Suggestions for successful teaching
A well-designed online course sets the stage for student success, and your role as an instructor is critical. Many of the same practices for quality teaching in traditional classrooms apply to the online environment.
Review our Fostering Engagement: Facilitating Online Courses in Higher Education resource which was designed for post-secondary instructors and teaching assistants who would like to better understand the critical role of online facilitation in online course delivery and build practical facilitation skills and strategies that are relevant, effective, and authentic.
Be available for your students
- Log into the the course regularly; consider adding it to your personal calendar.
- Subscribe to the Ask the Instructor Discussion, so you receive student questions promptly by email. Always respond to students using their @uwaterloo.ca email address. If you feel that other students could benefit from the student’s question and your response, post the information to Announcements.
- Refer students to the Communication page in the Course Syllabus. This page sets expectations for communication between you and your students.
- Use Announcements to let students know if you will be away from the course for an extended period.
Generate interest in your course
- Post Announcements weekly, introducing the upcoming weeks’ topics, reminding students how best to progress through the course.
- Post Announcements relating to real world connections to the course.
Provide encouragement and prompt, helpful feedback
- Reach out to students who are struggling in the early days. LEARN allows you to check if students have logged into your course.
- Let students know when they can expect feedback on their assignments. You can provide your feedback in text or in audio.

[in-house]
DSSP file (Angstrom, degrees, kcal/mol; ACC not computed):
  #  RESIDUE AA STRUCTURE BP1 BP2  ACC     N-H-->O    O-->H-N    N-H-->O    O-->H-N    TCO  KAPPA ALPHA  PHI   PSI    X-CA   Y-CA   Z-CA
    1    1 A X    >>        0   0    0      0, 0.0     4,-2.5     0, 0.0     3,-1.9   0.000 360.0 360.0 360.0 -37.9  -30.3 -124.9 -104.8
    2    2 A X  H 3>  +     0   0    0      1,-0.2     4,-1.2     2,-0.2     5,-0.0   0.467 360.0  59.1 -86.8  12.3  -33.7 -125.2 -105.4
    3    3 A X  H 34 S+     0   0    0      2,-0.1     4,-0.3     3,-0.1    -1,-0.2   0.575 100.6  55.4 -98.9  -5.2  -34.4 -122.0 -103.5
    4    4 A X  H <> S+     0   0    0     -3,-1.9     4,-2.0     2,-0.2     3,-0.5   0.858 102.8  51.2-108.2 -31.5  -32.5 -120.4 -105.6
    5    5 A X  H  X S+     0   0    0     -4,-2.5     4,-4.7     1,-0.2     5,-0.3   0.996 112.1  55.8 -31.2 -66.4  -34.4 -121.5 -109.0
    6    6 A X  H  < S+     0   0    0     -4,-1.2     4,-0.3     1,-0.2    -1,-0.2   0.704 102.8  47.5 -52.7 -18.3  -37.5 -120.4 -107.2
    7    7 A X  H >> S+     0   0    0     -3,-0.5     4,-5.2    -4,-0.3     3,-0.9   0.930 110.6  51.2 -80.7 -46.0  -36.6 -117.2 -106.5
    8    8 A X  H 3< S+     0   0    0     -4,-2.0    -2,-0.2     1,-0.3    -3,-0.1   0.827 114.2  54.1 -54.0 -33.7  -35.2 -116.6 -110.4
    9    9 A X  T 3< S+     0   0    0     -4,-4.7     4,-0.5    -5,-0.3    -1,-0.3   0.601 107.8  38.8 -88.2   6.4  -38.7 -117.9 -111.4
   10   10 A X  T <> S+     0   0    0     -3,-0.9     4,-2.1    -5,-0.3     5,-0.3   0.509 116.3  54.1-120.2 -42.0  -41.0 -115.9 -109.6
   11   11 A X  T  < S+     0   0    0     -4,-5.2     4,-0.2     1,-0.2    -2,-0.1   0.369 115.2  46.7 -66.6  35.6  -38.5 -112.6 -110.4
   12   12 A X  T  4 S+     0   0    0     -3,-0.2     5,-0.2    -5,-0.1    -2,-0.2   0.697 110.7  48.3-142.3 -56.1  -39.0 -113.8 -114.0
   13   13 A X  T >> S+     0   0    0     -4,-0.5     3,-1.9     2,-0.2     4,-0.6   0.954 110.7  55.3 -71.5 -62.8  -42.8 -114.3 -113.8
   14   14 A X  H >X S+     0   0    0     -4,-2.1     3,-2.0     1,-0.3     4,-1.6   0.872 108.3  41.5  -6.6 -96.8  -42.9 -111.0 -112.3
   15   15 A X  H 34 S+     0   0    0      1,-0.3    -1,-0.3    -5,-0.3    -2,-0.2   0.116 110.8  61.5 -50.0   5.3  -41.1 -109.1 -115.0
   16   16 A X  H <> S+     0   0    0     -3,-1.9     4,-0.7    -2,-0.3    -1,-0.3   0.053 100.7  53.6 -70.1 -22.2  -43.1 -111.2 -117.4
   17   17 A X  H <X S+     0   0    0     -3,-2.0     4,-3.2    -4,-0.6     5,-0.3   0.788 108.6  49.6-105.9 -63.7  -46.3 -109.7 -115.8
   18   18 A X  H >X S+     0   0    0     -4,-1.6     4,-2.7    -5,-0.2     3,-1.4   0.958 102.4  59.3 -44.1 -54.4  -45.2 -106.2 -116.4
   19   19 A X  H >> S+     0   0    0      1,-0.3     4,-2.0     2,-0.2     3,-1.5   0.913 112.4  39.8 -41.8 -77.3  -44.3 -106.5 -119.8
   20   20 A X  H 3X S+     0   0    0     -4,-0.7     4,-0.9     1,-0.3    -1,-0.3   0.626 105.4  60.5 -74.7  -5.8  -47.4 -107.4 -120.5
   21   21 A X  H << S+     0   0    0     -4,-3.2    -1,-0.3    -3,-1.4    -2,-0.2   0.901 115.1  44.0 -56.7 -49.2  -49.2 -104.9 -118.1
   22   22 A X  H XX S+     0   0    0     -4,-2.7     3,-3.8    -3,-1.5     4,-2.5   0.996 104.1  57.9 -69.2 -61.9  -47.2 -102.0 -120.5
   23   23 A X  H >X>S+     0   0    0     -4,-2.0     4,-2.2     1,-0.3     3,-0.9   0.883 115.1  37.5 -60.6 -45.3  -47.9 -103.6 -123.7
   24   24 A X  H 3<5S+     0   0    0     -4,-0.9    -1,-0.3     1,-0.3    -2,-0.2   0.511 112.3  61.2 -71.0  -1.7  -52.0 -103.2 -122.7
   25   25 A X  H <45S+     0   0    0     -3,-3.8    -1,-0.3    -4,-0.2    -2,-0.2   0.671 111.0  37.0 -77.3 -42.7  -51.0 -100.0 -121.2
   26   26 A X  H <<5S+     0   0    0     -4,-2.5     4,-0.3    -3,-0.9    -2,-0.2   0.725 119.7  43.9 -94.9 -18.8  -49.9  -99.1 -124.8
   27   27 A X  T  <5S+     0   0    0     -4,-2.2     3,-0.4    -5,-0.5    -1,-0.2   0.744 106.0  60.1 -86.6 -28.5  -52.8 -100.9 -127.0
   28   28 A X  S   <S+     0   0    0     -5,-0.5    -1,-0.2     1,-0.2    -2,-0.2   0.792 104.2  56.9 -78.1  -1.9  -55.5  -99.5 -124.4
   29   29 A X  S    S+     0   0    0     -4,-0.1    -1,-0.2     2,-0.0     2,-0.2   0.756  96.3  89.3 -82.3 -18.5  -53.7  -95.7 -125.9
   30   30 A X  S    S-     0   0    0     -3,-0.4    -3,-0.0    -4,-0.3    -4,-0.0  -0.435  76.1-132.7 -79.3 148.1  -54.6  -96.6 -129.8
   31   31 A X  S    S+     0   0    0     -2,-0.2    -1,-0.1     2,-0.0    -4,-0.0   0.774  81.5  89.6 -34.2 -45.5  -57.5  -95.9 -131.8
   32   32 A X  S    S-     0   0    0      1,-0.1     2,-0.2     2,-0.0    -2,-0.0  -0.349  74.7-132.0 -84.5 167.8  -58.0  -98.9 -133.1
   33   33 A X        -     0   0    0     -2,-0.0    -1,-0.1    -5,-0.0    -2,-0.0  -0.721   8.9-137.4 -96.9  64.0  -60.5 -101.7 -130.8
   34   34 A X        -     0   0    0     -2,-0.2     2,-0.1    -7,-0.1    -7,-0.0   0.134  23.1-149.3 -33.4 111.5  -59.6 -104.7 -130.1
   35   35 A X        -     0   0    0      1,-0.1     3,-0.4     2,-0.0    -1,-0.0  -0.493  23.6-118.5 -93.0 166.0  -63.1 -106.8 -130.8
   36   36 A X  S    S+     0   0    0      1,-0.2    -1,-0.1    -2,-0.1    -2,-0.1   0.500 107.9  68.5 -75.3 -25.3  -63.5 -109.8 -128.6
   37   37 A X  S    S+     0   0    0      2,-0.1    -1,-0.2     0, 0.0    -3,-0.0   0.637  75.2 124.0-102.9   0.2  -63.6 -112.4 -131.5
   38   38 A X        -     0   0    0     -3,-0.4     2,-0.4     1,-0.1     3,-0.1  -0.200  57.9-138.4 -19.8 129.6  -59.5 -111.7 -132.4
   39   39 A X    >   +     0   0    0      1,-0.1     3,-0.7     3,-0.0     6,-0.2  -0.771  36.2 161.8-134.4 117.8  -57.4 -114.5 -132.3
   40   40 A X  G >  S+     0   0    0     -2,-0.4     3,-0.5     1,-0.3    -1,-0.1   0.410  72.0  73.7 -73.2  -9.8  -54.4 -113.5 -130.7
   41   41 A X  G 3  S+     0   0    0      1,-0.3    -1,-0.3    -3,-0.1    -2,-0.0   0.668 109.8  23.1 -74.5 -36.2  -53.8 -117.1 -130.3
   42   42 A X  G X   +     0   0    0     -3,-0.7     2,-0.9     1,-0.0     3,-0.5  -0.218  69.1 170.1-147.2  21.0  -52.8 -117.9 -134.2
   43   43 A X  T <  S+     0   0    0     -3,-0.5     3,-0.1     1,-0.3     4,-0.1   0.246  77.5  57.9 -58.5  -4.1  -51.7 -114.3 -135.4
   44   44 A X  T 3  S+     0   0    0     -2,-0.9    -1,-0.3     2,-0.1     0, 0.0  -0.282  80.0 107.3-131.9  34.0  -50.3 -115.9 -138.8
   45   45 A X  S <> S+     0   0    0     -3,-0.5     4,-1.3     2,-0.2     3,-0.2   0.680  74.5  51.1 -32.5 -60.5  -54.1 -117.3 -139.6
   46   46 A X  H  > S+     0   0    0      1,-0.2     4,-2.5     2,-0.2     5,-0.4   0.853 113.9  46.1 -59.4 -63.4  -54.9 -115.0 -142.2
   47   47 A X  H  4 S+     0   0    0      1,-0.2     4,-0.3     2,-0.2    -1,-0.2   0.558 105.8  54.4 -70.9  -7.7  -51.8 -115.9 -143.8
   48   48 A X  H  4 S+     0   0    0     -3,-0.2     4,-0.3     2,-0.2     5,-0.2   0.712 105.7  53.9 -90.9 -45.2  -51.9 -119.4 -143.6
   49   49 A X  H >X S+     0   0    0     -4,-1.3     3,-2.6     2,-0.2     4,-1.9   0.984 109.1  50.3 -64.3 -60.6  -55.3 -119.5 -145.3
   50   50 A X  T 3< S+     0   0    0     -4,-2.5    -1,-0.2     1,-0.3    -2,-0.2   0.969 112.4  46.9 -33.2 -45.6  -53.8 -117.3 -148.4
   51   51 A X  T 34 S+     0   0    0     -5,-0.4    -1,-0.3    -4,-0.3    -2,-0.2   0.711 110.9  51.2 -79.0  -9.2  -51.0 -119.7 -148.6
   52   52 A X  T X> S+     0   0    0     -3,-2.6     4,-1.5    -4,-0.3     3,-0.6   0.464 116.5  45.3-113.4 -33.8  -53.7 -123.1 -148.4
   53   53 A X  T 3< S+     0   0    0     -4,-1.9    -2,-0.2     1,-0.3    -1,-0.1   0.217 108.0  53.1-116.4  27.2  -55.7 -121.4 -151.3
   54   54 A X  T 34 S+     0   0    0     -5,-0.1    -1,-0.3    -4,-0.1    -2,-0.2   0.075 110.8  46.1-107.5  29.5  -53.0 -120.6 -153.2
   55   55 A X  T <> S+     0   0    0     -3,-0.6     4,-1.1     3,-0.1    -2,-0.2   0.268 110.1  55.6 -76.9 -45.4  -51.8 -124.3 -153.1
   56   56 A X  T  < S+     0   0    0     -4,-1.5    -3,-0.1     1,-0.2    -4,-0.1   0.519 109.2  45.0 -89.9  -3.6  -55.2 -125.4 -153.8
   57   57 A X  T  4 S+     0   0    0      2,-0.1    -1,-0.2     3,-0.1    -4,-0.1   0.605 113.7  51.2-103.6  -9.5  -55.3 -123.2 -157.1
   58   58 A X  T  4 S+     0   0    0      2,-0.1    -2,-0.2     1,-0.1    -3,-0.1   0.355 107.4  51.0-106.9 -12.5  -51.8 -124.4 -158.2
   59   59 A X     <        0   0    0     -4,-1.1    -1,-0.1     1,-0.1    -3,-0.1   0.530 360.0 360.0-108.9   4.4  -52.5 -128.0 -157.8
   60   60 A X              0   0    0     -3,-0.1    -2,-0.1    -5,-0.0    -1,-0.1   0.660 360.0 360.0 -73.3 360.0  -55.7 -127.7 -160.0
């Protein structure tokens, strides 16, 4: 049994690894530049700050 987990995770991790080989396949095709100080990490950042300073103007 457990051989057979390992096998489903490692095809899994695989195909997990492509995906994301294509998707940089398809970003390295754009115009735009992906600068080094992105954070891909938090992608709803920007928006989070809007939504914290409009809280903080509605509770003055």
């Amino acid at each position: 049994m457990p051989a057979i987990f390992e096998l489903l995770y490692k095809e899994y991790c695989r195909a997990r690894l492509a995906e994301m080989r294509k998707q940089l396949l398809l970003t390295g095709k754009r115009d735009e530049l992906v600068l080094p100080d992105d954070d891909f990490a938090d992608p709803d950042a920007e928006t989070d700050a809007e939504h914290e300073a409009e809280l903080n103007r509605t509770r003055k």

- Provide meaningful feedback on students’ work in clear, concise language that students can use for the next time.
- Encourage students to complete the end-of-course evaluation.
Encourage students to interact with each other
- Monitor student group discussions in the course. A well-designed discussion activity helps students connect with each other intellectually about the course concepts. Don't feel you have to respond or even read each and every post (especially in large enrolment courses), but you should monitor Discussions and comment sparingly towards the end of the discussion period.
Demonstrate respect for your students’ individuality
- Get to know your students by reading their introductory discussion posts. Be sure to tell them something about yourself that you didn't include in the Course Syllabus.
- Respond promptly to students who have registered with the Office of AccessAbility, their success depends on your ability to help with their accommodations.
Get to know LEARN
- If you’re a new online instructor, attend the Online Instructor Orientation workshop at the start of term.
- If you’re a course author, CEL will develop a training plan specifically for your needs.
- Attend one of the Centre for Teaching Excellence's LEARN information sessions.
- Review the LEARNhelp documentation.
- Email LEARNHelp if you have any questions.
Prepare yourself to teach before the term starts
- Spend some time in the course to familiarize yourself with it.
- Contact your Learning Technology Analyst before the term so that you are prepared to offer the course.
- If you’re a course author, be willing to spend some time with the instructor to give him/her a course orientation.
- Promote/model academic integrity.
- Review the Course Schedule to make sure it's accurate. Hold students (and yourself) accountable.